“After” - Portrait Contest Winner Illustration by Sam Spratt
So first, thanks again to everyone who entered my portrait contest, they’re always fun for me to make. Rob, who won the whole shebang, gave me a few vague ideas to get inspired by, and let the rest unfold. He liked aspects of The Grey, and desolate, almost post-apolcalyptic in aesthetic environments — the minimal colors, extreme lighting, and graphic look of 300, and from his FB interests I noted a lot of top notch cinematic movies and TV shows like True Detective and Memento so wanted the pose and composition to give a more in-motion vibe than I usually am keen on. I sketched out a new pose from the references given, used myself and a shirt as a lighting reference, created a vague refinery scene, added small details from cuts and bruises to his girlfriend’s name carved into the butt of the rifle on his back, and began painting.  Thanks for being an awesome subject matter with a hell of a beard, Rob. 
To everyone else, I’ll be sure to do this again, and you can of course always snag a print of many of my other works: HERE
Janelle Monae - The Electric Lady Cover Art by Sam Spratt Janelle Monae - The Electric Lady Cover Art by Sam Spratt (Target Edition)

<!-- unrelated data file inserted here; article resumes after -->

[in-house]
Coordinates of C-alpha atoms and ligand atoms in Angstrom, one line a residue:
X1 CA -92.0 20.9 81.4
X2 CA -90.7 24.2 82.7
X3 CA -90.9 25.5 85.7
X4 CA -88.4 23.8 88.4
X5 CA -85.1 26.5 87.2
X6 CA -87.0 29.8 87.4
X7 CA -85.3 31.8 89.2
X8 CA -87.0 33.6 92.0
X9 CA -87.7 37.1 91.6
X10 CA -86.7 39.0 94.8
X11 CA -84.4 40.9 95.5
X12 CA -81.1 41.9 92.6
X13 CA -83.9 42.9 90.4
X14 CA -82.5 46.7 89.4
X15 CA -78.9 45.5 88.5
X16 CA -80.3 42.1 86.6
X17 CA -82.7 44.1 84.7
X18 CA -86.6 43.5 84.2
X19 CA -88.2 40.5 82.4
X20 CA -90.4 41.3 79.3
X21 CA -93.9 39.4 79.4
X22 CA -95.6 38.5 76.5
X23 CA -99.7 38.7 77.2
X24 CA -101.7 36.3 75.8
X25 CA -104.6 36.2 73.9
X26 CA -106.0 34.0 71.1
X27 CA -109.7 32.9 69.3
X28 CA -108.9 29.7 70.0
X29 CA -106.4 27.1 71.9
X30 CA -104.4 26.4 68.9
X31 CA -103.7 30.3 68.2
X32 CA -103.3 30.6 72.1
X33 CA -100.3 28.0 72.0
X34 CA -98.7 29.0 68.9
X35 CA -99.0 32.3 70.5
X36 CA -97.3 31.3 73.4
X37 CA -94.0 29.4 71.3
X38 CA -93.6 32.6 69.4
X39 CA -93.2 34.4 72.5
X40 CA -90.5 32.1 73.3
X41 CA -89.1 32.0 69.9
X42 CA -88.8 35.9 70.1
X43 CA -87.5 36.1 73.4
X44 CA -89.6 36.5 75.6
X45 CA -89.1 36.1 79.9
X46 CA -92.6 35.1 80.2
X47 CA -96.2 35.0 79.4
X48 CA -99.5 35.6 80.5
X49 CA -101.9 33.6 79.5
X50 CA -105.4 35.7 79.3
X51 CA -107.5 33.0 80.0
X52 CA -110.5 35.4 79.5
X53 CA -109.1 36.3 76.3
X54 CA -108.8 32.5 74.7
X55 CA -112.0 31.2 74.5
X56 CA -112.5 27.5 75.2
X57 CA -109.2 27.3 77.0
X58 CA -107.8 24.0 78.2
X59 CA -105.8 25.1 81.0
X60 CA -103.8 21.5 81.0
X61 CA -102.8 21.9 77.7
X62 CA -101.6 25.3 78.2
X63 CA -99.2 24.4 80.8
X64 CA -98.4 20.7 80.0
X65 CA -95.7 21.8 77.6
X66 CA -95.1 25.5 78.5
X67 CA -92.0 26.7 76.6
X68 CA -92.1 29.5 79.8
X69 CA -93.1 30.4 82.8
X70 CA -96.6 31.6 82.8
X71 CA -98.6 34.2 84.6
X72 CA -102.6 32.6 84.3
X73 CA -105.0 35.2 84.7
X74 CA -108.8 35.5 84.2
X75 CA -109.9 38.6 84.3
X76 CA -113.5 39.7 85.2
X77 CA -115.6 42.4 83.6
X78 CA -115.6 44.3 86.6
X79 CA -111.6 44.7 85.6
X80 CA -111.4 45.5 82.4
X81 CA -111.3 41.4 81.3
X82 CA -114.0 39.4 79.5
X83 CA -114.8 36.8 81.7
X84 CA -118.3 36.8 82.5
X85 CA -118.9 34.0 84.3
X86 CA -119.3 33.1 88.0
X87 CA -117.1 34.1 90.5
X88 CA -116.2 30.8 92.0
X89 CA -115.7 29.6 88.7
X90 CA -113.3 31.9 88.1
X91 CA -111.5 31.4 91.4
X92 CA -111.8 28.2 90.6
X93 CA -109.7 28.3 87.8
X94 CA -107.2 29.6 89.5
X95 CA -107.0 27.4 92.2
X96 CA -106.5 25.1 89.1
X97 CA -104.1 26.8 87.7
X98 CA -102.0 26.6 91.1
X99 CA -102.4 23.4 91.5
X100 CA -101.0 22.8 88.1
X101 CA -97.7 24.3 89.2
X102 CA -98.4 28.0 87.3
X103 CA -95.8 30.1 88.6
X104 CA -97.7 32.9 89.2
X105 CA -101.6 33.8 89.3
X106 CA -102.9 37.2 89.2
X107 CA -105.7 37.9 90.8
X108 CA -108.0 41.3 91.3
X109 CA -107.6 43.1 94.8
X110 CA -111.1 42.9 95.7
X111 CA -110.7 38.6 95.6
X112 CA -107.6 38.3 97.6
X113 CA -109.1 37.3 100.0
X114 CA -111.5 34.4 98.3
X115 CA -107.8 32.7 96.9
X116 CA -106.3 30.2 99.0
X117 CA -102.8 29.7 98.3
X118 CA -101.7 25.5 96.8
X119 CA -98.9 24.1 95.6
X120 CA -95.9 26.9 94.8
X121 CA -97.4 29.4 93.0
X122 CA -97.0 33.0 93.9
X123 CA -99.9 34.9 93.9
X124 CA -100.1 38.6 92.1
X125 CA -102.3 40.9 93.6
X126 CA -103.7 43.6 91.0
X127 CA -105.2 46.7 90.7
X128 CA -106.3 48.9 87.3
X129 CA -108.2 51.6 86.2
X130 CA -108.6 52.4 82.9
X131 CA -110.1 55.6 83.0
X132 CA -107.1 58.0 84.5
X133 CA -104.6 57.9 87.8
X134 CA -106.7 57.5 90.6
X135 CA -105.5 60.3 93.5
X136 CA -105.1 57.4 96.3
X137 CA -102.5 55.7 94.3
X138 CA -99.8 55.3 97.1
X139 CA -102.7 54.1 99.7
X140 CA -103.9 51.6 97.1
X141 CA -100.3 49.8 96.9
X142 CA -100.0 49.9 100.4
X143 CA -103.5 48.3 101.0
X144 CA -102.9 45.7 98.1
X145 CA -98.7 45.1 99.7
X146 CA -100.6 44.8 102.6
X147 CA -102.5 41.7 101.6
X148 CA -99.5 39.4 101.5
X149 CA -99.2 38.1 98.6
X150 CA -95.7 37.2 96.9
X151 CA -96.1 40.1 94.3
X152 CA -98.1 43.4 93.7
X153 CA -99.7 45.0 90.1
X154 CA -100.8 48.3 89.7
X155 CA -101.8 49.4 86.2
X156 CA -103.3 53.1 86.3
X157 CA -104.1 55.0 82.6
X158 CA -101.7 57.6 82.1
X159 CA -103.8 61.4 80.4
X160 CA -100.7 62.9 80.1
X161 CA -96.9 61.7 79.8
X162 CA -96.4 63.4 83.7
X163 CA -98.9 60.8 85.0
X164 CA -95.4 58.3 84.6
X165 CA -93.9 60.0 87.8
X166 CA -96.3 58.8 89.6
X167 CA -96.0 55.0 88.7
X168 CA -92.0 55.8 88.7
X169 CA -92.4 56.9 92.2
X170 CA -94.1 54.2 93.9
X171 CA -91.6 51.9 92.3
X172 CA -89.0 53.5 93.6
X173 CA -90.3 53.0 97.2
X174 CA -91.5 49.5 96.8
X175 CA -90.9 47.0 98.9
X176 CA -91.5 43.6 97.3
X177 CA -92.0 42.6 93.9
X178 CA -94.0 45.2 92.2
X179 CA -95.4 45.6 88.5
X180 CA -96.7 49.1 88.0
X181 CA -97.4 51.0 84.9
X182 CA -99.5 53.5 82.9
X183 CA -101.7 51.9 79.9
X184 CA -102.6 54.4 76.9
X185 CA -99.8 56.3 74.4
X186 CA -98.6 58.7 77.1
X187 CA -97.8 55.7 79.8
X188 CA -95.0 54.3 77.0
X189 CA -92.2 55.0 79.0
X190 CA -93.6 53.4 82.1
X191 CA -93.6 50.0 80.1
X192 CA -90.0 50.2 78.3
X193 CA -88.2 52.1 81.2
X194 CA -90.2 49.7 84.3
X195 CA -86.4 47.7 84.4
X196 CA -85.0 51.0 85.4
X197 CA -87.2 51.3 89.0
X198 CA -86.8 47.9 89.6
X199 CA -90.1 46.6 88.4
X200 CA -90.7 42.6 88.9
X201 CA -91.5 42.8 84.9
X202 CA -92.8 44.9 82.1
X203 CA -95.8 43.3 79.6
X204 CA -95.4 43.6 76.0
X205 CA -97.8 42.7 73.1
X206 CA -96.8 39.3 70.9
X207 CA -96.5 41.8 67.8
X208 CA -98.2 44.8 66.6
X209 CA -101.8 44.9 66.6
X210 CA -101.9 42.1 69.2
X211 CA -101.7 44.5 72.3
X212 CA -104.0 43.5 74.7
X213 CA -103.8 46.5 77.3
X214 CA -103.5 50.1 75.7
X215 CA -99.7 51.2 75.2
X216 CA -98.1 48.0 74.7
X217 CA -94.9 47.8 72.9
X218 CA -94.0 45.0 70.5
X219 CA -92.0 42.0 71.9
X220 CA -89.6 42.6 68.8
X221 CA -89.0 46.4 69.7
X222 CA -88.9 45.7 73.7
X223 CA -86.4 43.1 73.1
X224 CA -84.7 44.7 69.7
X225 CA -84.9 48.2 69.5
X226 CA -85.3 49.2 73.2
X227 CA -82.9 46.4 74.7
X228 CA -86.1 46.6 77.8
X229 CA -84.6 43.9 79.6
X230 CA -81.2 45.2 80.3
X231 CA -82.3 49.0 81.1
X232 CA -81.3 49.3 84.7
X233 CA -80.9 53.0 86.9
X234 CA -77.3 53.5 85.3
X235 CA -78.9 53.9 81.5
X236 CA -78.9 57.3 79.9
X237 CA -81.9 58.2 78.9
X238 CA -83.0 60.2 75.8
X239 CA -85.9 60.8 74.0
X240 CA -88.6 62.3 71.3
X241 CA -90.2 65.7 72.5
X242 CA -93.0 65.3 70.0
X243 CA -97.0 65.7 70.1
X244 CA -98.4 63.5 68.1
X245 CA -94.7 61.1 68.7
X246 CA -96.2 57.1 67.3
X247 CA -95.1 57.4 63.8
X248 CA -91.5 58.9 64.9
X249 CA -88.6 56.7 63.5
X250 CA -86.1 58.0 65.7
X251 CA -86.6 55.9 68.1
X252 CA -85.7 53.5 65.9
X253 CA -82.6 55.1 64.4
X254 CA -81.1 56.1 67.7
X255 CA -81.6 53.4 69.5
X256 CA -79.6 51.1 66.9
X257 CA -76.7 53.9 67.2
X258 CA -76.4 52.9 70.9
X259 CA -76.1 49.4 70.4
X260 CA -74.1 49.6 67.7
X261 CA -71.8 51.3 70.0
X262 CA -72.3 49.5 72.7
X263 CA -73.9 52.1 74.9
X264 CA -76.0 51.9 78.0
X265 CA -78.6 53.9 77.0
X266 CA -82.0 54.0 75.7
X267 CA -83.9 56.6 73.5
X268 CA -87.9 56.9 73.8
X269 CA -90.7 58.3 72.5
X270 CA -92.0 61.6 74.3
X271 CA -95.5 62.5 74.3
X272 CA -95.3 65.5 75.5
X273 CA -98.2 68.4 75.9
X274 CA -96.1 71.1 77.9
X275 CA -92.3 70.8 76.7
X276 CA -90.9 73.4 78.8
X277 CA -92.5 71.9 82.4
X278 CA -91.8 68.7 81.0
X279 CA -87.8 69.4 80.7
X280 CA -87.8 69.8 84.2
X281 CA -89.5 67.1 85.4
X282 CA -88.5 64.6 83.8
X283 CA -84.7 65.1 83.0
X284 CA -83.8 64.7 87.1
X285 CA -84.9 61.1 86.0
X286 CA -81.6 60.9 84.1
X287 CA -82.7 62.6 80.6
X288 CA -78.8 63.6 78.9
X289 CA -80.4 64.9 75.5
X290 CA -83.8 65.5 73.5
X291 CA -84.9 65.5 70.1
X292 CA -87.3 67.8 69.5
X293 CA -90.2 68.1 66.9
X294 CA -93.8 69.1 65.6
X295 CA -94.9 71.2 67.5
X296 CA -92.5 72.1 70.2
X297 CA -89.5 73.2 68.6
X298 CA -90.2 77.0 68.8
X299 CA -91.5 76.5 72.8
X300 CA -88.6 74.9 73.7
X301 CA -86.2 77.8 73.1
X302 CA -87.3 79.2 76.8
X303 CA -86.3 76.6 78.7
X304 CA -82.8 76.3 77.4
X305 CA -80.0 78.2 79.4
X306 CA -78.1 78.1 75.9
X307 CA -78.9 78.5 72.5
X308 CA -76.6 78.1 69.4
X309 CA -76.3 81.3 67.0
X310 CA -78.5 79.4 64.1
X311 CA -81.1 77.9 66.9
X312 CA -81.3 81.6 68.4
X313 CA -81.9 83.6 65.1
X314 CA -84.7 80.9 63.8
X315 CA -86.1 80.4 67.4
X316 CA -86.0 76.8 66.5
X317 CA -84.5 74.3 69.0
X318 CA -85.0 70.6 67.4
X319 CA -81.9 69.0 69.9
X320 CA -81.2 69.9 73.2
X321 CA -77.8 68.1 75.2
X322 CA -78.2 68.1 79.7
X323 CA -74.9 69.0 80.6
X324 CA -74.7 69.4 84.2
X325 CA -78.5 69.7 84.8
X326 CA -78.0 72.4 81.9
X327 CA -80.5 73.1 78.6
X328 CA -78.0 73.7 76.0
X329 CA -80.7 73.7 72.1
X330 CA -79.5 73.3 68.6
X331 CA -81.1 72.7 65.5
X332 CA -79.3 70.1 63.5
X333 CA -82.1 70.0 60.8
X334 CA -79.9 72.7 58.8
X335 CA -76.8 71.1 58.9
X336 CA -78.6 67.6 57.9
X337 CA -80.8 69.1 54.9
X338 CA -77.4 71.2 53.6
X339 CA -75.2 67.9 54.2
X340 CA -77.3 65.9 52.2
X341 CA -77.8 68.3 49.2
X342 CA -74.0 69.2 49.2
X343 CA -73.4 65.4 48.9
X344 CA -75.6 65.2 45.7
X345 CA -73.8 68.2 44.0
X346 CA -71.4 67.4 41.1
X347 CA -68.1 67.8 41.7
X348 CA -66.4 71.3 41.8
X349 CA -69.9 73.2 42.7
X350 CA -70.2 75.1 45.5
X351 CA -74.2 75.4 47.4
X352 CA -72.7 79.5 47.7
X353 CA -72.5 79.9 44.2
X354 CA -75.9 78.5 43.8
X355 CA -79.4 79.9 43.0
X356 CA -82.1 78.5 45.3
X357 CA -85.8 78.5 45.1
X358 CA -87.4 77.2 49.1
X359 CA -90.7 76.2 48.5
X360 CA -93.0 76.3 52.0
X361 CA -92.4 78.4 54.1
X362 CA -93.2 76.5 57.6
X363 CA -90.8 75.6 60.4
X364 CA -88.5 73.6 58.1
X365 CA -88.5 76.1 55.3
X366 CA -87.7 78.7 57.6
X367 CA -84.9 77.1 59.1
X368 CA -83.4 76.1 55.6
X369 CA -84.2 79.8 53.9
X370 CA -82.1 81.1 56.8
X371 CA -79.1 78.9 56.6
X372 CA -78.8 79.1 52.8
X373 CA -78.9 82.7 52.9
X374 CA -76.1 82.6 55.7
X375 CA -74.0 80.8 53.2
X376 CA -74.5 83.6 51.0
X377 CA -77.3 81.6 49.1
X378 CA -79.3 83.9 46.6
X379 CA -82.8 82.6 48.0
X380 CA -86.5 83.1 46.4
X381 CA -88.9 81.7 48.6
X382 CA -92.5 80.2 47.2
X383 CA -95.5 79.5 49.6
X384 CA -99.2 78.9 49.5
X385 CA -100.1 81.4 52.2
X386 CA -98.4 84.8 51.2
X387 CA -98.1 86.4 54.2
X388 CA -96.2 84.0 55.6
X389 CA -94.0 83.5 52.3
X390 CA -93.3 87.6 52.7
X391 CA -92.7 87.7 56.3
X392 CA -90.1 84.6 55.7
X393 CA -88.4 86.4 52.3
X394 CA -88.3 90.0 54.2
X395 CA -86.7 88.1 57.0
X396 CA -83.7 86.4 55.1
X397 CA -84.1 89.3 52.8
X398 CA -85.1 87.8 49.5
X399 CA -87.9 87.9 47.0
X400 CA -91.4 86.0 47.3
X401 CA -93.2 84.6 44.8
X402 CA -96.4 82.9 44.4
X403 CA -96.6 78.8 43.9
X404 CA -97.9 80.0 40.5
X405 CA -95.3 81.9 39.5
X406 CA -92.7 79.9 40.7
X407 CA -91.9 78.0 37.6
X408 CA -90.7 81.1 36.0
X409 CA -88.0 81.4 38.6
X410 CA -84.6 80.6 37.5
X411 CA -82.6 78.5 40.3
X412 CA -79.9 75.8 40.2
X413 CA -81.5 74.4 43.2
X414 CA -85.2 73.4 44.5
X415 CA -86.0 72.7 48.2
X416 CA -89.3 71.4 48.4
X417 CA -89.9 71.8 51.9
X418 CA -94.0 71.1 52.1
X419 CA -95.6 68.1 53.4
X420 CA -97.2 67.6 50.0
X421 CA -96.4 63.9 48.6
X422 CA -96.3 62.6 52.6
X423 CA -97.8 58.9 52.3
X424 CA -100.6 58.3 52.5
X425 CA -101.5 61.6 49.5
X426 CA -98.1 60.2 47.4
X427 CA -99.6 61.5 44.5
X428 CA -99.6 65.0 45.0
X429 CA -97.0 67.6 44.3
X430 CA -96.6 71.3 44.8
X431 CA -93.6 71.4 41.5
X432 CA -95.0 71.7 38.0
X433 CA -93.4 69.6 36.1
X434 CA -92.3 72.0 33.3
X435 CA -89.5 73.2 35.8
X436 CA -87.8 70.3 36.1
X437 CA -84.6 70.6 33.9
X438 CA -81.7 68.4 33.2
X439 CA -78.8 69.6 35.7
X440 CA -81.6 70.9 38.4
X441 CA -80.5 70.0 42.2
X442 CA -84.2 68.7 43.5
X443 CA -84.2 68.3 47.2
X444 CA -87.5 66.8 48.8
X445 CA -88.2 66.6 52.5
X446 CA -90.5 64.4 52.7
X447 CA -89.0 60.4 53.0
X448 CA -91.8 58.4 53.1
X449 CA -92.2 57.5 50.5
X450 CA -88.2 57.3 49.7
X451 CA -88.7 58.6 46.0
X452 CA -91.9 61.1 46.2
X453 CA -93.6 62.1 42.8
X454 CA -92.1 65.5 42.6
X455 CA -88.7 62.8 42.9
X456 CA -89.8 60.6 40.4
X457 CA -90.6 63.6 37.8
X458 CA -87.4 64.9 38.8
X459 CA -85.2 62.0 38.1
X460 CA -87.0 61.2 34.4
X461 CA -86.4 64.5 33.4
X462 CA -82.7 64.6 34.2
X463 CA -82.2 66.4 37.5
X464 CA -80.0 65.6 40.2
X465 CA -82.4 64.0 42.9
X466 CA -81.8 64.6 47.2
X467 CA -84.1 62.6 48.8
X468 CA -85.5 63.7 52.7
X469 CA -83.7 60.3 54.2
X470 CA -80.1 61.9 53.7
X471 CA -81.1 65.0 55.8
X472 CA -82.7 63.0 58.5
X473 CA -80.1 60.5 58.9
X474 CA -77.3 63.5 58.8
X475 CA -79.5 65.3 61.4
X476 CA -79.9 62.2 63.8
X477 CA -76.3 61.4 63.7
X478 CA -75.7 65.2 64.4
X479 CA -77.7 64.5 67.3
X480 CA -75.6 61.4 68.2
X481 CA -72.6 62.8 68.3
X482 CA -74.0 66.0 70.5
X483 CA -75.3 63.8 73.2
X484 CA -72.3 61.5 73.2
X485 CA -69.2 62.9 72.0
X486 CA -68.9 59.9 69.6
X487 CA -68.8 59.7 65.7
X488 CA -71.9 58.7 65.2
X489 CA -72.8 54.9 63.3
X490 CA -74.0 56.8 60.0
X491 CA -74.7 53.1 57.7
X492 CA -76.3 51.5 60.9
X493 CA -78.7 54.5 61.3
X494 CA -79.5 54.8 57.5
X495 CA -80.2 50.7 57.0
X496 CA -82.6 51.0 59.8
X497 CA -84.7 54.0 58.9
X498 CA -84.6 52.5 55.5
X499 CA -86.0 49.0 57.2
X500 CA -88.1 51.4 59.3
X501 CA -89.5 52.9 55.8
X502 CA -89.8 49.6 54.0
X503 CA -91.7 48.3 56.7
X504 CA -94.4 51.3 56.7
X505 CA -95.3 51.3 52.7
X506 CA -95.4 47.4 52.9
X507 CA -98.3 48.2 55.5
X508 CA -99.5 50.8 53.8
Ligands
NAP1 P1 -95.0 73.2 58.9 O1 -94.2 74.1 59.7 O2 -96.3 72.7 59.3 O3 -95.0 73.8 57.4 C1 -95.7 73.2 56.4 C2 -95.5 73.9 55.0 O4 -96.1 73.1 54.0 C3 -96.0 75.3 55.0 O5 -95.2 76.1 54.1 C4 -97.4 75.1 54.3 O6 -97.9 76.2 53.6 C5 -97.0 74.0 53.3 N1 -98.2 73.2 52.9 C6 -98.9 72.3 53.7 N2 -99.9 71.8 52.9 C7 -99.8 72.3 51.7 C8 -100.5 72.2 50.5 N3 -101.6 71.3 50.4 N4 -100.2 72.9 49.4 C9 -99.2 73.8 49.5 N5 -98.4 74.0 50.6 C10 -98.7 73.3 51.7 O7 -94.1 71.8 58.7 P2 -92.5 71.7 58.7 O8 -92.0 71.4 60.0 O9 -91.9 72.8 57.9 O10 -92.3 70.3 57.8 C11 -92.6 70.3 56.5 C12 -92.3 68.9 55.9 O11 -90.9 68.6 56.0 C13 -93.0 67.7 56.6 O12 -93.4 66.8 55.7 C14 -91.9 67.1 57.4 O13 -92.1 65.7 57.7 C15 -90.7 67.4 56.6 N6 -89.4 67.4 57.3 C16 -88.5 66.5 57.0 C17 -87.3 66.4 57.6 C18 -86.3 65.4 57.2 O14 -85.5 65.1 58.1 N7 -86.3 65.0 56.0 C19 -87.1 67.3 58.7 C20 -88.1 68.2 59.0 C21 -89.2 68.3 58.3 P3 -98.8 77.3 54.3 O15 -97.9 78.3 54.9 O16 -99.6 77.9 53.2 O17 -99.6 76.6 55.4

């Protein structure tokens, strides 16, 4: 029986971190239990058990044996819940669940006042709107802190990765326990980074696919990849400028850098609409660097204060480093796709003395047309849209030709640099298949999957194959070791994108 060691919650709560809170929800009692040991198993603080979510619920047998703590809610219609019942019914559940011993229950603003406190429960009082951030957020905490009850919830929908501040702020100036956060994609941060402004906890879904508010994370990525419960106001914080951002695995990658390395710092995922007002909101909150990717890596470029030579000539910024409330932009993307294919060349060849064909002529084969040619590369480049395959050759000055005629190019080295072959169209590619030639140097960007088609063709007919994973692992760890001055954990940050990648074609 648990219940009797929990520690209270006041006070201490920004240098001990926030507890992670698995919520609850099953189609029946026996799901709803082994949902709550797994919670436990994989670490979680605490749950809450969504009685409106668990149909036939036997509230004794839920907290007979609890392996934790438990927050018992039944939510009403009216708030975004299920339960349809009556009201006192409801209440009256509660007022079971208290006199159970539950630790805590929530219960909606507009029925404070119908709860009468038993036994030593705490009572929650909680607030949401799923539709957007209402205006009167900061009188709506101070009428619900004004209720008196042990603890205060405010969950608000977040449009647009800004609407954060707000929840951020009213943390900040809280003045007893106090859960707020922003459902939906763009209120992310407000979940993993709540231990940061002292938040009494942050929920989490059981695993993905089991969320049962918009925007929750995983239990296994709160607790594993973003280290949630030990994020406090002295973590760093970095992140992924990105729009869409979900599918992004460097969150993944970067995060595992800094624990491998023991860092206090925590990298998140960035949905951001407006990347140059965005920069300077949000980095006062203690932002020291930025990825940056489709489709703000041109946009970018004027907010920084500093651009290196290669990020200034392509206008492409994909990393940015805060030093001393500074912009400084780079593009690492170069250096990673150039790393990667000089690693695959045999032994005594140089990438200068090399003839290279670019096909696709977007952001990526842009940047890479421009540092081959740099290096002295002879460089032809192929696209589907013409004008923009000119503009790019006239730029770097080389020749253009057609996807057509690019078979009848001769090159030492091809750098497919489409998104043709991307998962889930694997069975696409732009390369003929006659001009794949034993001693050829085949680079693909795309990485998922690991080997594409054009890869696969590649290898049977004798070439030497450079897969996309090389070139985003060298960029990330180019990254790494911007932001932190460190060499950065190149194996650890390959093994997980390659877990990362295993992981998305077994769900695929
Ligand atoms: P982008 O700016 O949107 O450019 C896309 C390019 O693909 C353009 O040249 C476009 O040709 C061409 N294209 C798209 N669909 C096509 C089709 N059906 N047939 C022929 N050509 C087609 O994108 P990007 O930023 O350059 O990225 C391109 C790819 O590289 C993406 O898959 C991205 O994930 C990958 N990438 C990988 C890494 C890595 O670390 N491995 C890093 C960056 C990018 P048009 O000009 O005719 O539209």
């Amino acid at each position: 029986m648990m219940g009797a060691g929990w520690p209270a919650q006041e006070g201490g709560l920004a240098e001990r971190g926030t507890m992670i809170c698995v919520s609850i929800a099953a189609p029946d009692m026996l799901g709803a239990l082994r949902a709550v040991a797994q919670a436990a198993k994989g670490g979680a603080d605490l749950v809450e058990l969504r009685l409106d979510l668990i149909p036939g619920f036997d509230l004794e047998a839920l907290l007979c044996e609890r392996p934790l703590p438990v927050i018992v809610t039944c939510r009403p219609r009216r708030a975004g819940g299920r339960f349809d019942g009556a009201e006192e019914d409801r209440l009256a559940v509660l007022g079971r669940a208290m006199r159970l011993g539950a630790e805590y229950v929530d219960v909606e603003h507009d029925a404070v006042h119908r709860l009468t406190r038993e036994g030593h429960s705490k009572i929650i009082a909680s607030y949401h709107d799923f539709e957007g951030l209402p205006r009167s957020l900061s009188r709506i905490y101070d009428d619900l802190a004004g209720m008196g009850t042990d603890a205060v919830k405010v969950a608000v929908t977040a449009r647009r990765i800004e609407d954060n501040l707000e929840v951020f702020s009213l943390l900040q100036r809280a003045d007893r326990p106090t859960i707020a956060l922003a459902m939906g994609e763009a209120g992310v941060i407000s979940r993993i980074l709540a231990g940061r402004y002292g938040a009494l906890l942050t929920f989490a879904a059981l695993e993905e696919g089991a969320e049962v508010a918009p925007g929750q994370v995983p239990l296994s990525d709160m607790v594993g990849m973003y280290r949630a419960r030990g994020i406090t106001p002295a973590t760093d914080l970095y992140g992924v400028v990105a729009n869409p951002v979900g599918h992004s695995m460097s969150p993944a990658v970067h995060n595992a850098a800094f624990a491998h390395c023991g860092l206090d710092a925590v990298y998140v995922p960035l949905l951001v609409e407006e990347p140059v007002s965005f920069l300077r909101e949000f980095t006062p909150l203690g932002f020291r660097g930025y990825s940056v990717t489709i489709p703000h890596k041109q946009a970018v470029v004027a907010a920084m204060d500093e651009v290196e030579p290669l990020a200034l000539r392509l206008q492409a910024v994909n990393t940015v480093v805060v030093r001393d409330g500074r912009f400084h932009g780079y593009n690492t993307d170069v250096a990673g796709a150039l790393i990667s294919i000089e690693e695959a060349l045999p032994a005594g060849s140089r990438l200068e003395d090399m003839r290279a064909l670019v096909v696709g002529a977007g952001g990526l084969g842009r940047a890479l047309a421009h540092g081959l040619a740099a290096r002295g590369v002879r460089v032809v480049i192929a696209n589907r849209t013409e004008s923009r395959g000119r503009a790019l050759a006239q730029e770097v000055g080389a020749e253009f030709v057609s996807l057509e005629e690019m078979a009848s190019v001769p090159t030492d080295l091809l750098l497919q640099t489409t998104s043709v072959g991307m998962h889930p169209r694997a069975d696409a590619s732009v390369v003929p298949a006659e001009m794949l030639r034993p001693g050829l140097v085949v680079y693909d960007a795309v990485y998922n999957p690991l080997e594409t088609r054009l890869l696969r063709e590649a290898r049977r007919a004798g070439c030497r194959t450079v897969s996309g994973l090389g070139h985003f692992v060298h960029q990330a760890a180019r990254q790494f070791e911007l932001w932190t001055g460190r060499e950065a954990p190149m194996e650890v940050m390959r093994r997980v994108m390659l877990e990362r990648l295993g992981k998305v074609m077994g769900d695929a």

Janelle Monáe’s “The Electric Lady” Album Artwork (Standard + Target Edition) - By Sam Spratt

I’m extremely excited to finally get to share this project. Despite just being two album covers, they’re the product of over 2 months worth of research, countless revisions, built and scratched concepts, working directly with Janelle Monáe and Atlantic Records, to evolve the artwork from sketches to finished paintings alongside her ever-evolving music and image. She’s Grammy-nominated, a Cover Girl, but more so just one of the most mind-blowingly intelligent and talented people I’ve been able to work with and encourage you to check her music out if you haven’t heard of her.